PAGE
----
[Python Edinburgh] using django to create db for app?
alex at alexbird.co.uk
Thu Jan 26 11:16:24 CET 2012
On 26 January 2012 02:57, Philip Hunt <cabalamat at gmail.com> wrote:
> That's eminently doable: you use Django's ORM to define the database
> and then the admin interface to populate it.
> This then produces an sqlite file which (I presume but haven't
checked) is portable between sqlite installations.
It seems to work fine. As long as you have the same major version of
sqlite, I suspect.
At the moment the admin is just a nice bonus for checking the data. I may
get around to splitting the database and adding some meta-admin for
managing imports and snapshots.
I also thought it could be nice for prototyping tricky queries. By default
though, django doesn't really expose you to the SQL, because it's
introspecting and building queries on the fly, and extracting it is
discouraged for this reason. I don't think it will cause problems in this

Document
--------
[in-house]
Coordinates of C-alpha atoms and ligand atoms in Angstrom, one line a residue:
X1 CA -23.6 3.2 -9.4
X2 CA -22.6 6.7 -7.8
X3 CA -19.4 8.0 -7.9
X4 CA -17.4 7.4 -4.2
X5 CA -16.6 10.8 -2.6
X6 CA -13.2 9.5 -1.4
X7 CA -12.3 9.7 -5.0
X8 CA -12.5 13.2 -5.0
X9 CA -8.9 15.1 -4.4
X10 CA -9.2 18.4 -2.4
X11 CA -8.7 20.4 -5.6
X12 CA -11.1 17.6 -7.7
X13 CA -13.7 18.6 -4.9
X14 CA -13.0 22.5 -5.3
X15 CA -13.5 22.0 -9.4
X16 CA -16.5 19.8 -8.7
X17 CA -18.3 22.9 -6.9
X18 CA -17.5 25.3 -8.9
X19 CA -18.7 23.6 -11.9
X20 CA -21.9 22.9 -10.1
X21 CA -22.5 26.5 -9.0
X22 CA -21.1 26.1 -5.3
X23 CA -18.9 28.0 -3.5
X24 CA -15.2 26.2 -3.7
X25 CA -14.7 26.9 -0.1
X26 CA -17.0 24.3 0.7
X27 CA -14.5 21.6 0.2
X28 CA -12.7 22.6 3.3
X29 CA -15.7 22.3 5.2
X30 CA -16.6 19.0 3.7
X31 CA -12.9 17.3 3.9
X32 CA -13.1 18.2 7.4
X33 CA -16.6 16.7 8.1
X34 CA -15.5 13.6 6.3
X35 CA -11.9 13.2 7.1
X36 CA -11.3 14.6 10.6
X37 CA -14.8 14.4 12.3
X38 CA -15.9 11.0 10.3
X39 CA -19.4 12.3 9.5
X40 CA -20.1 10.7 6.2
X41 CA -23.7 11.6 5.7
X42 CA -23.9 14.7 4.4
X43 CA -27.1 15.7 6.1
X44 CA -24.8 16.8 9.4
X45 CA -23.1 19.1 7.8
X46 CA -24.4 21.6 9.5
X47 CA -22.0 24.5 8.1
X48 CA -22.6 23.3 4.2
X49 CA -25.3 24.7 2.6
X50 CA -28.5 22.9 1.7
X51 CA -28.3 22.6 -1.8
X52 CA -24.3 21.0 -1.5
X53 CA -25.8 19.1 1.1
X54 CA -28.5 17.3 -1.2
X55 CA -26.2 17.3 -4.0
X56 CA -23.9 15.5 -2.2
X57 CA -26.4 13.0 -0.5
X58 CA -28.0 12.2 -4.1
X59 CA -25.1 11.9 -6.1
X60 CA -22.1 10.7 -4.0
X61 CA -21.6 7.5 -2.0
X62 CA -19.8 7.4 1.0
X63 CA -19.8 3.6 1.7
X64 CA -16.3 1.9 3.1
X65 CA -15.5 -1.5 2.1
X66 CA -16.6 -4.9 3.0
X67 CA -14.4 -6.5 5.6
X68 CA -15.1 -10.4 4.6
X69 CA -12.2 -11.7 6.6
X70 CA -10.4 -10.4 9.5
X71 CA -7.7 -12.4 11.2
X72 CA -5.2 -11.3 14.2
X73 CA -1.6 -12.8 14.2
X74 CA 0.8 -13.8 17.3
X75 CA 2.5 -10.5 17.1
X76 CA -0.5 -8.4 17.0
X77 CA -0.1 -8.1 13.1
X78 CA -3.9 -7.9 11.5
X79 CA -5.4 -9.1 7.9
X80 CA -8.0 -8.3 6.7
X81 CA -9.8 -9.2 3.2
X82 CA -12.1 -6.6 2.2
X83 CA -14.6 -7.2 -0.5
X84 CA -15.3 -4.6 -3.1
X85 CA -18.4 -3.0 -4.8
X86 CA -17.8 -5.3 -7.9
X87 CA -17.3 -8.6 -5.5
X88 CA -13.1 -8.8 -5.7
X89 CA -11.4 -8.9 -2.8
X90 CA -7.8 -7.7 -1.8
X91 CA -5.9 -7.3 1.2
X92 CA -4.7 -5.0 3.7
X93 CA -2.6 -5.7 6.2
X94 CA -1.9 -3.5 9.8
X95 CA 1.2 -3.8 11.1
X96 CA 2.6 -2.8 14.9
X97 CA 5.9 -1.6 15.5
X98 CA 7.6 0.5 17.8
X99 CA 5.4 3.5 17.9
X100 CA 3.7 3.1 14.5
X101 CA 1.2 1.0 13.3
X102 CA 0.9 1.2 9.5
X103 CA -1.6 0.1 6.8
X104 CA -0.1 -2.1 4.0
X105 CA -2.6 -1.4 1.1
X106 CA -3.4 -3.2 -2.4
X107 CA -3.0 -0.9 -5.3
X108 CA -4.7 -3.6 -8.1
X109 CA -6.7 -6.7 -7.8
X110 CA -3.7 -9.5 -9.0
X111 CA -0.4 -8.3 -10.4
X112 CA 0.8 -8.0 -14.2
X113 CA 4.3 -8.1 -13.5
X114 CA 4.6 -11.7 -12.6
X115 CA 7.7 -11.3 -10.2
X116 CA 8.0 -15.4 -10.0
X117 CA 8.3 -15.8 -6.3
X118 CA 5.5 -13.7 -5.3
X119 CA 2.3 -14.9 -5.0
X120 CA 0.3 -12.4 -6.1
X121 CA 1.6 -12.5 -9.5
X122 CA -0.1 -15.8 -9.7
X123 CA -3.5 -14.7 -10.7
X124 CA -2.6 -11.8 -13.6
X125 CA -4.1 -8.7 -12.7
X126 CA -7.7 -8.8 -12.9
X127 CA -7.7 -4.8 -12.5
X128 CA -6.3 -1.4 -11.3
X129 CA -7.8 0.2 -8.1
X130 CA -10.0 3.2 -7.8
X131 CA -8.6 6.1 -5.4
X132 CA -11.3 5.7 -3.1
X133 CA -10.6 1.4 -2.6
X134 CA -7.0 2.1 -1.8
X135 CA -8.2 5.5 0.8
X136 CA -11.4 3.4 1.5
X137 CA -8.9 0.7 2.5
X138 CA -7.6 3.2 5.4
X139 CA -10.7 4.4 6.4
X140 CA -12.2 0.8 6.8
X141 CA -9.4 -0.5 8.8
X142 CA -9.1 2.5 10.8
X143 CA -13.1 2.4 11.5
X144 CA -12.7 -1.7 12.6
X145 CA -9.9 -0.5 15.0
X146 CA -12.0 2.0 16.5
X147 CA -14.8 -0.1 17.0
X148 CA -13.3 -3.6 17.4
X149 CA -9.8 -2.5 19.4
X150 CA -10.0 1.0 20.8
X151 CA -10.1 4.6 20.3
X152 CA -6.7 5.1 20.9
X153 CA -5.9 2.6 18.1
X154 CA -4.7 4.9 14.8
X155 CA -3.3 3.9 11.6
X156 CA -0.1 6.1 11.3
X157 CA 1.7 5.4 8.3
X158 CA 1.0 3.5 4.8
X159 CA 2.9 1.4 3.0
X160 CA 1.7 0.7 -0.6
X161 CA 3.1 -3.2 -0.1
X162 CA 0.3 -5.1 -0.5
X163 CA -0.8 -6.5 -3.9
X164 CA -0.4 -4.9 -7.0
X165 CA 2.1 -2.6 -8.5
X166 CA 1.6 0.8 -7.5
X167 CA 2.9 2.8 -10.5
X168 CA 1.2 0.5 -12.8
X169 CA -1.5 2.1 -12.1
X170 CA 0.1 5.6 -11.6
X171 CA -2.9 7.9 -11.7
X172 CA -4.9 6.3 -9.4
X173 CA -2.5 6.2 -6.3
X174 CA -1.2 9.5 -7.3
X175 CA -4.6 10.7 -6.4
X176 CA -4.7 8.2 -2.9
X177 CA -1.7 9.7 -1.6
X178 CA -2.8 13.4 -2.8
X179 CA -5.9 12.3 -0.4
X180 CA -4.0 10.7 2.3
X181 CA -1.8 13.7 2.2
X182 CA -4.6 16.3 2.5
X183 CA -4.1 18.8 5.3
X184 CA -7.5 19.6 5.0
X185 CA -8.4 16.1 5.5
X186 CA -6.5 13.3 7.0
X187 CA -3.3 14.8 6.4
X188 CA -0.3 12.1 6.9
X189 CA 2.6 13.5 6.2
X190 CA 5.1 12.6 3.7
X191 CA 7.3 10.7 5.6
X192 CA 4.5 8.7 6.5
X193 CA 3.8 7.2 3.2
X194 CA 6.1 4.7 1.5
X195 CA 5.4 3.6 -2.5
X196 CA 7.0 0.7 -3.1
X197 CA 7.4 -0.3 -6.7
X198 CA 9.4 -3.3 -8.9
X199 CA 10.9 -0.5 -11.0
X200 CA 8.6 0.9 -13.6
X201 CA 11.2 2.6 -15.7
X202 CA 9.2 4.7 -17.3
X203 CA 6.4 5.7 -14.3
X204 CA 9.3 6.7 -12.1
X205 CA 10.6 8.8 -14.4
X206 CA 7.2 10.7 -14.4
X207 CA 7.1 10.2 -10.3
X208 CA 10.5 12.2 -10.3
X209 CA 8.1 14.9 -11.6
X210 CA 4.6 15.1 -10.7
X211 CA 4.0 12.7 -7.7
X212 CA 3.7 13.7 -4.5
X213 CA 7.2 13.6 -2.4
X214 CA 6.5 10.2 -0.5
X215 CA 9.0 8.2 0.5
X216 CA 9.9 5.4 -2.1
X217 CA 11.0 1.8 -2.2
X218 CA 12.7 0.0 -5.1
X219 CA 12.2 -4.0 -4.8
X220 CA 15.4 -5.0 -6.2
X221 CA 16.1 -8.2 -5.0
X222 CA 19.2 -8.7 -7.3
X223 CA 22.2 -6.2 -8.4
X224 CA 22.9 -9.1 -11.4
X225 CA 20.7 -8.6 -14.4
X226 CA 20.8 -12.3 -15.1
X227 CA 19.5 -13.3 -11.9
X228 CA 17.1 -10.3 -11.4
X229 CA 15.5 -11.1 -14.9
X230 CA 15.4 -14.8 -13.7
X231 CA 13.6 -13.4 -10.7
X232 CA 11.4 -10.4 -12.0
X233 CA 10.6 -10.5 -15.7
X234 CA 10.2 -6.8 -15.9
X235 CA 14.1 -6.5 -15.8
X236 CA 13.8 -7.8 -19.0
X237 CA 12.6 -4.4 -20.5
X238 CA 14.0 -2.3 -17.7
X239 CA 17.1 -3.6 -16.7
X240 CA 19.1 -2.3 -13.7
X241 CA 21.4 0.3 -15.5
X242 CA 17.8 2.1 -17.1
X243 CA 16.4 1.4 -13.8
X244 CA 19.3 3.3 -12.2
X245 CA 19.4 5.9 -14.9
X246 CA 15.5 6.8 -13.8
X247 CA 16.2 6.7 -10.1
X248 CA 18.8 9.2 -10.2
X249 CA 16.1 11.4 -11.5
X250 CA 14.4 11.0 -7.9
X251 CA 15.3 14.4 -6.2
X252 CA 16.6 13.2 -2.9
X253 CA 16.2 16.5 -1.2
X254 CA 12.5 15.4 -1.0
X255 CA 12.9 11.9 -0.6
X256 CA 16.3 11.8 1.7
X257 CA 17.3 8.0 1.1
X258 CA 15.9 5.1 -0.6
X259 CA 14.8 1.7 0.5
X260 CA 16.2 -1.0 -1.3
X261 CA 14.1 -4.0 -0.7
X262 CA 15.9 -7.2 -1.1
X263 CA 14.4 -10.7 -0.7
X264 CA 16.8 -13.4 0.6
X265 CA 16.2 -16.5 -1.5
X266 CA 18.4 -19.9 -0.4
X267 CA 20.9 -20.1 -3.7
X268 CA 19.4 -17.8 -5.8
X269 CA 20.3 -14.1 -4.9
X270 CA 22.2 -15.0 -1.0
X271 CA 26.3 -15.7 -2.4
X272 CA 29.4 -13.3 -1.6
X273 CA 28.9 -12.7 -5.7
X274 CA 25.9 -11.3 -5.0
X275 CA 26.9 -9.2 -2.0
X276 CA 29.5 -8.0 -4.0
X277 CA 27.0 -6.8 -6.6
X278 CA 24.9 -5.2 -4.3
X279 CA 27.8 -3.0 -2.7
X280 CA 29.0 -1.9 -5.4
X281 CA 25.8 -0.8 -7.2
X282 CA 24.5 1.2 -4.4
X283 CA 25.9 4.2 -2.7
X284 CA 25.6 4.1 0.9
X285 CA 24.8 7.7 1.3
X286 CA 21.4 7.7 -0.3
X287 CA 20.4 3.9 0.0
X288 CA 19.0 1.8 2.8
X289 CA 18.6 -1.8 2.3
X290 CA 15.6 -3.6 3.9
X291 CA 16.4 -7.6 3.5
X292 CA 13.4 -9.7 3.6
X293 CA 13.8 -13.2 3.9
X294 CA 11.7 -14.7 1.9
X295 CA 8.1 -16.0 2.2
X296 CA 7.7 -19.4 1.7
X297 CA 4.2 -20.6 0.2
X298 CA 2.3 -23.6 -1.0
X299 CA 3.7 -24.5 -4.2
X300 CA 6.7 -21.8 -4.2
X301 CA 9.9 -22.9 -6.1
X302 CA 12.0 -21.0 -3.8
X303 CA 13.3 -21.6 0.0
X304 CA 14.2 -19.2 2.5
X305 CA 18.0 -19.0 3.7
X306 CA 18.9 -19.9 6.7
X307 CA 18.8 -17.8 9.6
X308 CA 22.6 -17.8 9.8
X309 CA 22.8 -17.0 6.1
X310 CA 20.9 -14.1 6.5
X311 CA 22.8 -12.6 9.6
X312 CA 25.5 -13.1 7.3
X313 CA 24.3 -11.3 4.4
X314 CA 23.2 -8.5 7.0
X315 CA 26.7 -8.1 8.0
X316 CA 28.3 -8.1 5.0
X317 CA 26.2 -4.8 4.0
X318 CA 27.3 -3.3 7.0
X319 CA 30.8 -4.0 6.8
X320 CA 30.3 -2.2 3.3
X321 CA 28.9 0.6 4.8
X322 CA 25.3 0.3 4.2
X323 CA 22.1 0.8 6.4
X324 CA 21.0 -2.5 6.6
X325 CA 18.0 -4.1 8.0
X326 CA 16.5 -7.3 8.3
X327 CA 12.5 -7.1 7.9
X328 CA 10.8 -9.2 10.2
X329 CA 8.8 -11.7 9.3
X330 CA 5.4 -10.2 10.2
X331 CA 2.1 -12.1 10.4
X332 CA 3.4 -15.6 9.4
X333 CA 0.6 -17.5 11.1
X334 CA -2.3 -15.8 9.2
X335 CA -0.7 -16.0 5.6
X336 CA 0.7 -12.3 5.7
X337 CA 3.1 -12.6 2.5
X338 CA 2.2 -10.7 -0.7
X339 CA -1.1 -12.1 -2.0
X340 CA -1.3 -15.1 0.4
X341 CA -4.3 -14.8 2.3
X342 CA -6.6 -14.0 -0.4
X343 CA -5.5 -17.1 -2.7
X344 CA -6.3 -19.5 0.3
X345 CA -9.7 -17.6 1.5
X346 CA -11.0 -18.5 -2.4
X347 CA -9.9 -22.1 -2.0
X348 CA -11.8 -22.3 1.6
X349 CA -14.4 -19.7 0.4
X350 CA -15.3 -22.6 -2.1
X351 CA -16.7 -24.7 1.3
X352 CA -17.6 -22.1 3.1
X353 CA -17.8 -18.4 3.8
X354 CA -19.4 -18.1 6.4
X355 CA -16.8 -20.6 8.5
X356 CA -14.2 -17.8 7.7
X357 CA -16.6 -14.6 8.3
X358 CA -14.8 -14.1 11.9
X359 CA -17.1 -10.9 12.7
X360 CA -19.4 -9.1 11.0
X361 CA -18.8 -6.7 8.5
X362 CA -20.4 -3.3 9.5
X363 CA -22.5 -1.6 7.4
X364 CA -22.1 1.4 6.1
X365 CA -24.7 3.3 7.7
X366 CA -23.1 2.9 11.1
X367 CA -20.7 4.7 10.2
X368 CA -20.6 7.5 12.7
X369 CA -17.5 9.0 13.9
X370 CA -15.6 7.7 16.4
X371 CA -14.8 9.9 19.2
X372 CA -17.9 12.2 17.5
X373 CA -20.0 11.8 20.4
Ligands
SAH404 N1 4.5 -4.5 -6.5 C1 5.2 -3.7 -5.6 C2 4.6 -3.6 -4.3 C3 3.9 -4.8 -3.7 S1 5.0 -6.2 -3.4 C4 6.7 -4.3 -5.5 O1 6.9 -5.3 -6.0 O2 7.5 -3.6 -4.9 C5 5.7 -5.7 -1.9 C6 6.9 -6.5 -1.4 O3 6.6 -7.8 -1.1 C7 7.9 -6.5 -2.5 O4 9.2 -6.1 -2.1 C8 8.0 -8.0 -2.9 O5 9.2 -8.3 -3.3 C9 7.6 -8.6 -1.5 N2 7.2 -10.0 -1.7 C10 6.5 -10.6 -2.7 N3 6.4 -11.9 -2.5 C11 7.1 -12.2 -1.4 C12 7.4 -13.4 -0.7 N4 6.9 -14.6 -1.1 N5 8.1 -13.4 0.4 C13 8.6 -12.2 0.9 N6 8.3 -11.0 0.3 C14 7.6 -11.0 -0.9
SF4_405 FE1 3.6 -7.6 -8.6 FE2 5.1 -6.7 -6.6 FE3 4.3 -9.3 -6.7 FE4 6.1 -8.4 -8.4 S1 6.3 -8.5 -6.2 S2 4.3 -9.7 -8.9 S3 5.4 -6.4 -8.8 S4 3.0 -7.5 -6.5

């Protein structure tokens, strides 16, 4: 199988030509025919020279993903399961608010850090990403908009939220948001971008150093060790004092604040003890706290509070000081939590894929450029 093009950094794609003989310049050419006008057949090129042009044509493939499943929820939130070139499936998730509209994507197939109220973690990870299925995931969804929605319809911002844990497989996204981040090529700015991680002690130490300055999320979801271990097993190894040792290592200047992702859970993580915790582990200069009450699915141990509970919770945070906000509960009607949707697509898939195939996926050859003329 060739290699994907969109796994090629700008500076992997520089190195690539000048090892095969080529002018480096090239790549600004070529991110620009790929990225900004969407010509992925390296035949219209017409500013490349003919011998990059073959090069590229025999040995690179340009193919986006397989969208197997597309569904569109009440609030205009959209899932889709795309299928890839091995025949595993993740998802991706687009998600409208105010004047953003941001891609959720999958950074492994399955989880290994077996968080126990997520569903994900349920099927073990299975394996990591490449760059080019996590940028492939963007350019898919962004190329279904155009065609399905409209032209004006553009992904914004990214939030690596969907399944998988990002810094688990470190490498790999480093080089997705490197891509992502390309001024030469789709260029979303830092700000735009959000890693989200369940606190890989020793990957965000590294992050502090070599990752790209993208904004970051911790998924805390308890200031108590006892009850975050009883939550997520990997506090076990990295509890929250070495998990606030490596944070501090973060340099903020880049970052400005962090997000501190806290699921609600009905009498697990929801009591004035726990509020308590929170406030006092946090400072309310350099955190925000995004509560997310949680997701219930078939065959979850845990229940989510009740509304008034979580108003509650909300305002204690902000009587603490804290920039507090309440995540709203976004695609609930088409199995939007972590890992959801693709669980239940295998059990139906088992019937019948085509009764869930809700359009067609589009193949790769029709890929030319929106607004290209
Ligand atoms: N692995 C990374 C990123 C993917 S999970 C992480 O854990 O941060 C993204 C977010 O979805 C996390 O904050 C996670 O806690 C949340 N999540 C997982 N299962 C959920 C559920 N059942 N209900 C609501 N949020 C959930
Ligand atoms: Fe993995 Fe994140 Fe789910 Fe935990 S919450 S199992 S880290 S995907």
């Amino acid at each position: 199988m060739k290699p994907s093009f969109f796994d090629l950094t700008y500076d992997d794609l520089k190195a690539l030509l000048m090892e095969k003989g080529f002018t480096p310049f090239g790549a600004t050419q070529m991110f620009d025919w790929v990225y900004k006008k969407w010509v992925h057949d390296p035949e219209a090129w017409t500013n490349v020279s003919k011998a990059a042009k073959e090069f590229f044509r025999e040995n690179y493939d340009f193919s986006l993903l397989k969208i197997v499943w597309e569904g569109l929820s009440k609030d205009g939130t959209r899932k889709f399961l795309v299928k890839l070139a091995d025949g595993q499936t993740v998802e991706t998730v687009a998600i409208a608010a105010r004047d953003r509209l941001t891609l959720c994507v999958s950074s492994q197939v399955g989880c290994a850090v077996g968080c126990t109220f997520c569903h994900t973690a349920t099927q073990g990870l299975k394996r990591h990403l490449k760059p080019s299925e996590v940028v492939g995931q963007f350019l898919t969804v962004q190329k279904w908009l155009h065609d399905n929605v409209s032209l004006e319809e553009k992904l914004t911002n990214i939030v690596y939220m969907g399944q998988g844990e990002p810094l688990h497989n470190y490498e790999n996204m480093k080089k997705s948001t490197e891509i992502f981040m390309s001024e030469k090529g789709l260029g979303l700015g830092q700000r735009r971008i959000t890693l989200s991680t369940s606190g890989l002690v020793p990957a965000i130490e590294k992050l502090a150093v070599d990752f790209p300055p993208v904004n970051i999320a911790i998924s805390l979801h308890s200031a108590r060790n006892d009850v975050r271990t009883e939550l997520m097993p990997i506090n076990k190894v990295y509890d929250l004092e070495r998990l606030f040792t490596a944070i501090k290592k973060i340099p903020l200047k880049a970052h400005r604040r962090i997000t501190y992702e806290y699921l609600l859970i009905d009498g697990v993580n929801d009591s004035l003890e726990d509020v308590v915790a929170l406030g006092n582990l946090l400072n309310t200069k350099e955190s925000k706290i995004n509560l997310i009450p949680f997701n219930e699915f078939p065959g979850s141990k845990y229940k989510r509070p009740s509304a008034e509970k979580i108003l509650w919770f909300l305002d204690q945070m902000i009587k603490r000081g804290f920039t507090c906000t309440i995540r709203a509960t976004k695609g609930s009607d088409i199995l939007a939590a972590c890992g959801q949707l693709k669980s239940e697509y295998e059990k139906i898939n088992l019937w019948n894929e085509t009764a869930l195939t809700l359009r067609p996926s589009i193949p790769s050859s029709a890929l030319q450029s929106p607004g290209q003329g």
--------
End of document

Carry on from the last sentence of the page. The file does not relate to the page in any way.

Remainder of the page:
case, but that does make it harder to find information about doing it.
> If your database is small you may want to just use a flat ascii file,
> or python data statements like this:
> data = [
> ["Fred Blogs", "123 Acacia Avenue", "EH12 1RS"],
> ...etc... ]
> which can then very easily be transformed into whatever data format you
The data is quite big, and comes from a variety of sources. The other
attraction of python though is that I spent years scraping data with python
(helped build skyscanner's current system) so, while I'm quite rusty, this
bit I'm happy with :o)
The bit I'm least sure about is delving into django to examine the model
and generate code from it. For example, I need to know the actual column
name as well as the name in the model. But It's probably easier than I
Sent from my fur lined mountain lair
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